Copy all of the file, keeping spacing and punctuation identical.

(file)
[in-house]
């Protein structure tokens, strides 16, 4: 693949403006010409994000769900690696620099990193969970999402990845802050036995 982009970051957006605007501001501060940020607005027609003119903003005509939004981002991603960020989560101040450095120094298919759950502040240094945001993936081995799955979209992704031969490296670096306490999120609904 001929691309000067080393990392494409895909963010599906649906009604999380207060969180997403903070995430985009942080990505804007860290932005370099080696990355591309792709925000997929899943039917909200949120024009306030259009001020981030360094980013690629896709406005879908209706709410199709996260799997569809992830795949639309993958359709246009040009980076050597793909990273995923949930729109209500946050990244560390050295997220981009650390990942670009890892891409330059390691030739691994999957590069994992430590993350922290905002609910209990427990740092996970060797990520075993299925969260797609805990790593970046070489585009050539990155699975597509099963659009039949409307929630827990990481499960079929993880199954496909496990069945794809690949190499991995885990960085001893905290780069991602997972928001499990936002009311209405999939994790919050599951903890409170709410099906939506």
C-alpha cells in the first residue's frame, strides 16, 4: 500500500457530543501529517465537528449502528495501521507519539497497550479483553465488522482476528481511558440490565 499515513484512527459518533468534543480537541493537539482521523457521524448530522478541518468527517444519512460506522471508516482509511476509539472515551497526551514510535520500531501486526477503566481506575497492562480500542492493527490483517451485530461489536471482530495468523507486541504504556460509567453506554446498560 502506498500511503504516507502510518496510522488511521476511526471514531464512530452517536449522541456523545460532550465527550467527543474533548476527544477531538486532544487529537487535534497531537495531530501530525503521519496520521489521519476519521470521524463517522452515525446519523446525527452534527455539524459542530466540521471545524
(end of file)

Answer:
[in-house]
């Protein structure tokens, strides 16, 4: 693949403006010409994000769900690696620099990193969970999402990845802050036995 982009970051957006605007501001501060940020607005027609003119903003005509939004981002991603960020989560101040450095120094298919759950502040240094945001993936081995799955979209992704031969490296670096306490999120609904 001929691309000067080393990392494409895909963010599906649906009604999380207060969180997403903070995430985009942080990505804007860290932005370099080696990355591309792709925000997929899943039917909200949120024009306030259009001020981030360094980013690629896709406005879908209706709410199709996260799997569809992830795949639309993958359709246009040009980076050597793909990273995923949930729109209500946050990244560390050295997220981009650390990942670009890892891409330059390691030739691994999957590069994992430590993350922290905002609910209990427990740092996970060797990520075993299925969260797609805990790593970046070489585009050539990155699975597509099963659009039949409307929630827990990481499960079929993880199954496909496990069945794809690949190499991995885990960085001893905290780069991602997972928001499990936002009311209405999939994790919050599951903890409170709410099906939506």
C-alpha cells in the first residue's frame, strides 16, 4: 500500500457530543501529517465537528449502528495501521507519539497497550479483553465488522482476528481511558440490565 499515513484512527459518533468534543480537541493537539482521523457521524448530522478541518468527517444519512460506522471508516482509511476509539472515551497526551514510535520500531501486526477503566481506575497492562480500542492493527490483517451485530461489536471482530495468523507486541504504556460509567453506554446498560 502506498500511503504516507502510518496510522488511521476511526471514531464512530452517536449522541456523545460532550465527550467527543474533548476527544477531538486532544487529537487535534497531537495531530501530525503521519496520521489521519476519521470521524463517522452515525446519523446525527452534527455539524459542530466540521471545524